5. De-pressurize fuel system 1st via Schrader valve, then disconnect fuel line using 14-mm/17-mm wrenches as shown. If you have the EVAP fuel line (like mine), then later you need to undo the 2 bolts holding the fuel rail/injectors, gently lift that up and ease the EVAP line out a bit. Don’t disturb the fuel injectors too much.
6. The Intake Manifold has 3 UPPER bolts and 4 LOWER bolts and
two (2) more bolts from underneath.
- Remove the 3 UPPER bolts using 10-mm socket with swivel and telescoping magnet.
- Note that I put some paper towel under the bolt to catch it from dropping down.
- Do NOT remove the 4 LOWER bolts, loosen them a few turns only.
- Underneath the Intake Manifold: reach your hand down, there are two (2) 12-mm bolts
holding the Manifold to the L-shaped bracket(longer bolt)
and Engine Oil Dipstick (shorter bolt)
. If they don’t come out, get a socket and long extension passing in front of the subframe and come from underneath with breaker bar (R hand hold socket/swivel extension; L hand holding ratchet/break bar). No need to have car on ramp. I did all this job from above.
7. Lift the Manifold upward and rest it on iron pipe as shown. During this process, watch the throttle side to be sure no hoses are strained. If in doubt, disconnect appropriate vacuum hose(s) and label them with blue tape. I d/c the connector to the idle valve.
8. Note the Oil Trap and its connections. Note the following:
- Rad hose is tied out of the way (cushioned by some paper towel to prevent string from cutting into rad hose).
- EVAP line is moved out of the way.
- L-shaped bracket that supports the bottom of the manifold.
- Manifold rests on iron pipe.
- The Manifold pass side nipple, connect the vacuum elbow before re-installing the Manifold!
9. Note Intake Valves don’t look too bad at 150K miles.
10. Once the oil trap is removed, get the heater hose and connect to the “Oil Return” Port, blow through it:
if you hear air bubbling inside the oil pan, then this port is open. Mine was wide open.
(The Volvo dealer told the P.O. that he had smoking dipstick and the oil pan needs to be dropped for inspection, and they quoted 4h of labor and $600! As you can see, this is a simple test from above, no need to drop the oil pan!).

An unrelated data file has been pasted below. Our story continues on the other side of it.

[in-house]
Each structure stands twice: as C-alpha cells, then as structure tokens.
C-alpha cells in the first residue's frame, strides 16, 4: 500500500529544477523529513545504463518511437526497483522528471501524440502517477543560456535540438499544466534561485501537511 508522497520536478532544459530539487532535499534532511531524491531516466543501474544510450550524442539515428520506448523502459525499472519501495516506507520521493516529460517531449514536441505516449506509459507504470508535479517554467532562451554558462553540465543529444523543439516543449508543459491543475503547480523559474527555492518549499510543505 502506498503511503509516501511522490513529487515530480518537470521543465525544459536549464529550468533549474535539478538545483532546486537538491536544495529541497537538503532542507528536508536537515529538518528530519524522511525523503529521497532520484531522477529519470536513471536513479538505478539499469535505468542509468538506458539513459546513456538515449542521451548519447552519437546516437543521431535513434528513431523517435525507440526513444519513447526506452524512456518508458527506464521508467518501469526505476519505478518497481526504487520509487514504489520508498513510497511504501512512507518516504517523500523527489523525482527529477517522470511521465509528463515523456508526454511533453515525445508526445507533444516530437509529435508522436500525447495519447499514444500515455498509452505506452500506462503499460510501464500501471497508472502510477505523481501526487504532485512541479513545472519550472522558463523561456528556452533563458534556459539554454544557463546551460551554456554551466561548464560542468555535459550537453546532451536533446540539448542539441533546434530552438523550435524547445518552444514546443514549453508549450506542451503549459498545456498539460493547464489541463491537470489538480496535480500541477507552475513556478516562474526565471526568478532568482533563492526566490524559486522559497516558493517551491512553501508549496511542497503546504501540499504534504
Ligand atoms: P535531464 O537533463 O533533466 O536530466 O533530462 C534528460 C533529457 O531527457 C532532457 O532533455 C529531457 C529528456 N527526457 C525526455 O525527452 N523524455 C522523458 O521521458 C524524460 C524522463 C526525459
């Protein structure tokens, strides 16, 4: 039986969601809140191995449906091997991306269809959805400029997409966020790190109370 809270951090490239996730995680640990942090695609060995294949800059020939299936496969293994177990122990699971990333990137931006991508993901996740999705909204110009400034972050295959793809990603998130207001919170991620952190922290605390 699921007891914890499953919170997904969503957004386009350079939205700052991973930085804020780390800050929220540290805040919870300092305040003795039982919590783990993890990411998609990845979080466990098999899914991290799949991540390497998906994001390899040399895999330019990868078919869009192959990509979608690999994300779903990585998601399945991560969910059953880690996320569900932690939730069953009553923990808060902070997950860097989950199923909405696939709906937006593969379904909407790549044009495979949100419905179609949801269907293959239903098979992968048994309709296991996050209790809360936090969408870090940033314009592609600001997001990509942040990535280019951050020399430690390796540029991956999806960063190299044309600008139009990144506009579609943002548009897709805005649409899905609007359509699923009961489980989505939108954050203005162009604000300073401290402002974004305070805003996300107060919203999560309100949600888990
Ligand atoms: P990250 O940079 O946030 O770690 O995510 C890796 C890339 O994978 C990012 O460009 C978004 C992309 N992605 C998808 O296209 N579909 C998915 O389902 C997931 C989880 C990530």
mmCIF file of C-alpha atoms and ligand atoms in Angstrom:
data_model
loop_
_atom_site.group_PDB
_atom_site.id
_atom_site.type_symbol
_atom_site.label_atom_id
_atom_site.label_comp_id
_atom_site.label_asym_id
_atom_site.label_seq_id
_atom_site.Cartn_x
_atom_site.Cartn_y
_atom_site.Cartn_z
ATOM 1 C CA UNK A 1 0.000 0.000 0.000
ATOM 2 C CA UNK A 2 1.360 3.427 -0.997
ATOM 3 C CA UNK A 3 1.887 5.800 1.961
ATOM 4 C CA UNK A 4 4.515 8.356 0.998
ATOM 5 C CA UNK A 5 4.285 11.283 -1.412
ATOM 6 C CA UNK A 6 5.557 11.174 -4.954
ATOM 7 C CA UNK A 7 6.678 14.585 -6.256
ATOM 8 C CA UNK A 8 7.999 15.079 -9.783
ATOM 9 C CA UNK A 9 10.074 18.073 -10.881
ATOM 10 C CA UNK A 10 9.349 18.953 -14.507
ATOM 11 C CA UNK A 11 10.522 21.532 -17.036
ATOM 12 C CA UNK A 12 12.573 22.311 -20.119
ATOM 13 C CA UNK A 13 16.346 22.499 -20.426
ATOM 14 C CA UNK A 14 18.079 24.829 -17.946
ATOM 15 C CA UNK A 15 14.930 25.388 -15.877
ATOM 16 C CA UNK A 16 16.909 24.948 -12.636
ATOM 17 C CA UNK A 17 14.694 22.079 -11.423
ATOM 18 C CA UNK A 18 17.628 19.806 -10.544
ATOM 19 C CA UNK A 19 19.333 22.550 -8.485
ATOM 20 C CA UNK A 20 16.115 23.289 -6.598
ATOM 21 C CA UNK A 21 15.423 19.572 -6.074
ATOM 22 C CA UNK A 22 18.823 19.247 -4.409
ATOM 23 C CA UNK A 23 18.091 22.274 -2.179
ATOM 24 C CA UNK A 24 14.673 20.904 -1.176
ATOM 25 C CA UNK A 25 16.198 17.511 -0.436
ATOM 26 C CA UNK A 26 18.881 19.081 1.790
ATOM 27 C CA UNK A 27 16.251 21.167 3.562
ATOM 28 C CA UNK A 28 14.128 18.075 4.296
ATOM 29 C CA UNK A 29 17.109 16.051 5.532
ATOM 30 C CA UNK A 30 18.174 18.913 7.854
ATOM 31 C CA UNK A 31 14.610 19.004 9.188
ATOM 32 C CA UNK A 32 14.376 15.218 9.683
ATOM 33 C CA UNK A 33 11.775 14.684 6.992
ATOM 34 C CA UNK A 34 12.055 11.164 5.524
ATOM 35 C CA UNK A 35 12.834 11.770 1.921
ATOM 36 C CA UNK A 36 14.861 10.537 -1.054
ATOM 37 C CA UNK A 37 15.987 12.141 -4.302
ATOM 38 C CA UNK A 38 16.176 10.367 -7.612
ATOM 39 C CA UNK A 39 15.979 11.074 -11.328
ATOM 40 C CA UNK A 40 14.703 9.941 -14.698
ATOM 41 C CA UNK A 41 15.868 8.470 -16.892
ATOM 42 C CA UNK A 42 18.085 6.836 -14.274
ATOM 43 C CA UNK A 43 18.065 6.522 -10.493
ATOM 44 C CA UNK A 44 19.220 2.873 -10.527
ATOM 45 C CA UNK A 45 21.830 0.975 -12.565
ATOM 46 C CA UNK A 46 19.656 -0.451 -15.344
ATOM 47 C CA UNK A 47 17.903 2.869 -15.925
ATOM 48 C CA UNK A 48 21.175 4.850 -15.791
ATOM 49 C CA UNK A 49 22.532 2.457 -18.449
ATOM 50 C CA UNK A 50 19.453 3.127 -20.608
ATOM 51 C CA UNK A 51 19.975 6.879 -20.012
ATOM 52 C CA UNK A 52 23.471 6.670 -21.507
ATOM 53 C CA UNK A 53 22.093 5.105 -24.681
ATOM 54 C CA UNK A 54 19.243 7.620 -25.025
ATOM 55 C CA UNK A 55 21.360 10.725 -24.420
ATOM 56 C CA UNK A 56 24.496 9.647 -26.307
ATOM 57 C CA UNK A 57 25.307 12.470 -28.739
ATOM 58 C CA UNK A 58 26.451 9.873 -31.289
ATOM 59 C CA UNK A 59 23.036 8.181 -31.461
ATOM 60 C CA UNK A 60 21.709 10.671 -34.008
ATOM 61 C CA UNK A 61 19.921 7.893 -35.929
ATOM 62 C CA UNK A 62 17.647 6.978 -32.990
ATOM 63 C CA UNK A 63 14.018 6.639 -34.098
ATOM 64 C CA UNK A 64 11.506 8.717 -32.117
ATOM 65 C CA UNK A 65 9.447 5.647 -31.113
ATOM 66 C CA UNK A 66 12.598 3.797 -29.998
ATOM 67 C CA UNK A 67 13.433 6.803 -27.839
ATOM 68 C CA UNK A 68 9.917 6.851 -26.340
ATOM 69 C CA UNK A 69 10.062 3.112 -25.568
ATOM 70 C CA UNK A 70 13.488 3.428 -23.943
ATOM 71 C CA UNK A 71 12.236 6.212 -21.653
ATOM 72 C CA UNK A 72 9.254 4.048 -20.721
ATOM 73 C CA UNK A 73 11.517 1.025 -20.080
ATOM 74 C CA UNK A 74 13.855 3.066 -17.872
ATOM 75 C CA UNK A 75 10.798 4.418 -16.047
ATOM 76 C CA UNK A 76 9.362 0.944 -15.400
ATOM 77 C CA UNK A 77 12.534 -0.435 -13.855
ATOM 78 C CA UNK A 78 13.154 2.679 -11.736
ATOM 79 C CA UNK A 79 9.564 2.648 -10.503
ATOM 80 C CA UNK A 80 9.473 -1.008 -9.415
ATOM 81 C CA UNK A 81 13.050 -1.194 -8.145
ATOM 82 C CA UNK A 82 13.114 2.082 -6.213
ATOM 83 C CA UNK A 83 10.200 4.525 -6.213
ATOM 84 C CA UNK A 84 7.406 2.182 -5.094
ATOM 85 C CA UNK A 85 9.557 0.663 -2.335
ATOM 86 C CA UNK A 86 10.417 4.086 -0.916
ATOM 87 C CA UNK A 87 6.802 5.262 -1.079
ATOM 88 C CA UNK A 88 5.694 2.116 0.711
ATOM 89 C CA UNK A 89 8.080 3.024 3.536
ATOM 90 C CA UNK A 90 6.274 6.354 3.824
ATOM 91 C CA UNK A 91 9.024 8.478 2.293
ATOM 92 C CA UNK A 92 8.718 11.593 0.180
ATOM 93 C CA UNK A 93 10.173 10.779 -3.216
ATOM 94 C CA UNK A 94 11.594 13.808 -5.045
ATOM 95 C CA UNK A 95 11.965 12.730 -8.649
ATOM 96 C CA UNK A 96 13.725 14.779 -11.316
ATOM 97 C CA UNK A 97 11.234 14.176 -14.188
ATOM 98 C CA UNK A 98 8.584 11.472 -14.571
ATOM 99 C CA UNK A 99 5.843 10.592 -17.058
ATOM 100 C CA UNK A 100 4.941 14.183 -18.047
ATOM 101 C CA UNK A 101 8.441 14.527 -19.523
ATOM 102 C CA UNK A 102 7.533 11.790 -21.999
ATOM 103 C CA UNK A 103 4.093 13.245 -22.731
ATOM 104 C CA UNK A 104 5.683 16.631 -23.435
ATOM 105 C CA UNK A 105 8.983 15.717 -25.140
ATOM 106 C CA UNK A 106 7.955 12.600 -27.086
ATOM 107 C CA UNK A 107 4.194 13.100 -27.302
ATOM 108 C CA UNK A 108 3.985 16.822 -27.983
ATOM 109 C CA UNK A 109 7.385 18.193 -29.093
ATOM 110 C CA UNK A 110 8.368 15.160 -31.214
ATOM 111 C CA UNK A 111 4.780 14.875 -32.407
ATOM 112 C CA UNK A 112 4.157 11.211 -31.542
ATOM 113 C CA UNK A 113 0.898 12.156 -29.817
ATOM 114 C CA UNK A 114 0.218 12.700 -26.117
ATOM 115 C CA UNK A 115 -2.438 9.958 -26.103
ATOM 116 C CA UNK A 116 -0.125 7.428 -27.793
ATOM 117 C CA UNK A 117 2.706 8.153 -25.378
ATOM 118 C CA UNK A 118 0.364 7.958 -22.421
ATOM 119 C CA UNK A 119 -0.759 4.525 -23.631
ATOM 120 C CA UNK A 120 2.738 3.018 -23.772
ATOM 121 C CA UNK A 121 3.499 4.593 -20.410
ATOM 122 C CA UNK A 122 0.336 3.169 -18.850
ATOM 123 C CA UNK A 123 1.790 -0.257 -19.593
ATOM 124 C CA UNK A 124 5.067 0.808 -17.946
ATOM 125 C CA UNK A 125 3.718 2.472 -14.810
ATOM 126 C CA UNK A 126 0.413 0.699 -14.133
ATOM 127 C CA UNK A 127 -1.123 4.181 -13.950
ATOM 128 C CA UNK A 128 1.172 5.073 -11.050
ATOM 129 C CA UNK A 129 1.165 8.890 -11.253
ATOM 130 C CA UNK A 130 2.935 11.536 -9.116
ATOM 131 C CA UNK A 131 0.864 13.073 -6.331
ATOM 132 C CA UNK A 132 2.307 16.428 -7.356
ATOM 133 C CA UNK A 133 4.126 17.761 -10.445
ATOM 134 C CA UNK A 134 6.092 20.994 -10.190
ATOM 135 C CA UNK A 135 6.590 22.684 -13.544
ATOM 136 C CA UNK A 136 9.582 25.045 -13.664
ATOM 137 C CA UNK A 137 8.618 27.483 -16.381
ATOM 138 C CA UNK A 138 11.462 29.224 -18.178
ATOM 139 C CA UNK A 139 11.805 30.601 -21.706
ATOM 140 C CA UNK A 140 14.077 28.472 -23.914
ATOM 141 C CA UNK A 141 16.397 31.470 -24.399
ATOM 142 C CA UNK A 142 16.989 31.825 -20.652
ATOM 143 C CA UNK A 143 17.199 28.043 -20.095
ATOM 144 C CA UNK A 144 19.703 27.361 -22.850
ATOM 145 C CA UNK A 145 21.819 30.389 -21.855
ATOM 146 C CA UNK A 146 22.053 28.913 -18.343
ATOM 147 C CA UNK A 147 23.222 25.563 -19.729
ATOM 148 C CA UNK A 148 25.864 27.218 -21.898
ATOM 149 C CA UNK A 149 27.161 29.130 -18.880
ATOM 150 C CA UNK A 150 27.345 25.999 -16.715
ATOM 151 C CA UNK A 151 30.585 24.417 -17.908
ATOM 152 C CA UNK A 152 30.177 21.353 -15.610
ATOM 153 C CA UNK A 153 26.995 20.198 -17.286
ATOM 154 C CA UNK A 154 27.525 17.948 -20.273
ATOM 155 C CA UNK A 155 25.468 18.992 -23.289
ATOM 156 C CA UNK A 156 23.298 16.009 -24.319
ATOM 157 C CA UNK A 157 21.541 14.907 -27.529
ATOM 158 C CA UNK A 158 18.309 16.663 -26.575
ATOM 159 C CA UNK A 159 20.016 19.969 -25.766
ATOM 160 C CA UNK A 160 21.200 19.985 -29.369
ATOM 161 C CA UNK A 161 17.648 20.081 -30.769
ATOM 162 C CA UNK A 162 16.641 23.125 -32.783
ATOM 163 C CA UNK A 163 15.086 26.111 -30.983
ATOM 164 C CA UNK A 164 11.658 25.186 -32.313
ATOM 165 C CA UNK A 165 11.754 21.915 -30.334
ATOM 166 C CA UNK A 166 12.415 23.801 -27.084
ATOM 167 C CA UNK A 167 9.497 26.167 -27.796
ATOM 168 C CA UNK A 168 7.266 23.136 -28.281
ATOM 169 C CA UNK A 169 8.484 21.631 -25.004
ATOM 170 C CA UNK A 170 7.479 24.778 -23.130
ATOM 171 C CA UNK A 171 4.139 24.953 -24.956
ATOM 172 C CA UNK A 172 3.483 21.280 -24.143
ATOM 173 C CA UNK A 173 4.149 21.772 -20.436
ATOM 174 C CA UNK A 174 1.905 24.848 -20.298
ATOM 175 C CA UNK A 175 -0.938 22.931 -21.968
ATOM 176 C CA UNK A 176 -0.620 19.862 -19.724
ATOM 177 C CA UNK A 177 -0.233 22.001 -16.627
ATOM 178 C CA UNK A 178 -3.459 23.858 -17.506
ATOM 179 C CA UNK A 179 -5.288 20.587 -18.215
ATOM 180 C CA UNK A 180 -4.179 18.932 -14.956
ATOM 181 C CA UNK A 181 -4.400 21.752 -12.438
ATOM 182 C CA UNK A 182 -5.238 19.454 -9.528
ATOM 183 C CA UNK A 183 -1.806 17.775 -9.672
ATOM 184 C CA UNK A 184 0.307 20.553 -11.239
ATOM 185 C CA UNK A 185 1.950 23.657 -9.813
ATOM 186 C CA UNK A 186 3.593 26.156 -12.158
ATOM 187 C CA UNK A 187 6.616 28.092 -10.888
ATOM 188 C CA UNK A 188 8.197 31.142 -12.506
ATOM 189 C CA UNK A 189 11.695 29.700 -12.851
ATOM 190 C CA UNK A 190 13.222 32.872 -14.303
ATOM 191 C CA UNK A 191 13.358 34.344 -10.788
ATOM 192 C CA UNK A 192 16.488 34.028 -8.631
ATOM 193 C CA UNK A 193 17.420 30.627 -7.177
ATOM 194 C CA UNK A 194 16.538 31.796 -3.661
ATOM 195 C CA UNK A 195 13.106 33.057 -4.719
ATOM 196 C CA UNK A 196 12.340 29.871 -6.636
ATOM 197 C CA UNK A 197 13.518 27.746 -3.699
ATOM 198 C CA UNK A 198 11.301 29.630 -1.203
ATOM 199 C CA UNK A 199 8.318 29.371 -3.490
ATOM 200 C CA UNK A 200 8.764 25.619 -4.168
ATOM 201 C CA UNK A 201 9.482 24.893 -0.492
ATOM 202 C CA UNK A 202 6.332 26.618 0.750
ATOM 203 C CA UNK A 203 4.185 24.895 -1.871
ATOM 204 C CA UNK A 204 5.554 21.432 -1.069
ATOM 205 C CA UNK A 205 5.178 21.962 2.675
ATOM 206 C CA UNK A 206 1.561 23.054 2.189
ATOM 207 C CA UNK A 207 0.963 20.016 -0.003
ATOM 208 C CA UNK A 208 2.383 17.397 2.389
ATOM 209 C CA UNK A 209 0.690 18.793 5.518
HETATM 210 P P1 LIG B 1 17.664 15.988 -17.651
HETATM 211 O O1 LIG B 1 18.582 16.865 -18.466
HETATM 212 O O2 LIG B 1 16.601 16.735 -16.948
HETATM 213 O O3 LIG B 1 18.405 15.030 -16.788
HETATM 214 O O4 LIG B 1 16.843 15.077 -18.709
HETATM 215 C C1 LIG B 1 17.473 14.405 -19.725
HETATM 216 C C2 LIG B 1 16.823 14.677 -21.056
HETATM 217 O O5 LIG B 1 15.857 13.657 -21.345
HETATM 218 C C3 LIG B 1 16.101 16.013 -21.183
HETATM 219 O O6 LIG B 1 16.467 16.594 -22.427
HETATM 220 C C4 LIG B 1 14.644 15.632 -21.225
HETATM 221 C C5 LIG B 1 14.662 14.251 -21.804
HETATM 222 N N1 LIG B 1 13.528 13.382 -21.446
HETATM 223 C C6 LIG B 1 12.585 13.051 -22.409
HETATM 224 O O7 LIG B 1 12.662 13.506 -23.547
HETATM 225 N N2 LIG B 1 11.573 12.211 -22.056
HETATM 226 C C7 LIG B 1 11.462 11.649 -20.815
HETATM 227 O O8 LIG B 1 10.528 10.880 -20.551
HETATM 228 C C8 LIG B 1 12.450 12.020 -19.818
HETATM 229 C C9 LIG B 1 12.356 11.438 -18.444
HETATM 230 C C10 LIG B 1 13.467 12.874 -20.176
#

11. Plumb all the connections on the oil trap before install. This will make your life easier.
- Now this is the time to get rid of factory 3/8” pipe and replace with 5/8” Heater Hose
. This will increase the flow by a factor of 2.77
- Make sure the heater hose is 2-3 inches longer
than factory length. This way you can trim it later where it enters the intake.
12. Alright, as they say installation is the reverse of removal.
- Do not forget to re-connect the fuel line and EVAP line.
- Install the vacuum elbow on the pass side of the Intake Manifold before install!
- Use new Intake Manifold gasket.
---> For the L-shaped bracket holding the bottom of the Manifold:
- Once the Manifold is properly tightened and secured by its 7 bolts, install the 12-mm bolt from the L-shaped bracket ---> bottom of the Manifold (note this is the longer bolt, the shorter bolt is for the dipstick housing); then install the 2nd 12-mm bolt from the bracket to the engine block.
- Don't forget the dipstick housing bolt that goes underneath the I.M.
- Use antiseize/grease for the bolts.
- Prime the fuel system before cranking (leave key in position II for 30 sec).
- Visually check all hoses/blue tape and make sure all are connected.CONCLUSION
- Went for a long drive at night, came back home, opened the hood, guess what: no more smoking dipstick!
- So the morale of this long story is: this mod (getting rid of factory 3/8” pipe using 5/8” heater hose) solved the smoking dipstick mystery!REFERENCESPCV System Repair on a Volvo 5-cylinder (by “jblackburn”)viewtopic.php?t=28487My previous PCV for NA engine:viewtopic.php?f=1&t=28334Discussion on what parts to buy:viewtopic.php?f=1&t=53363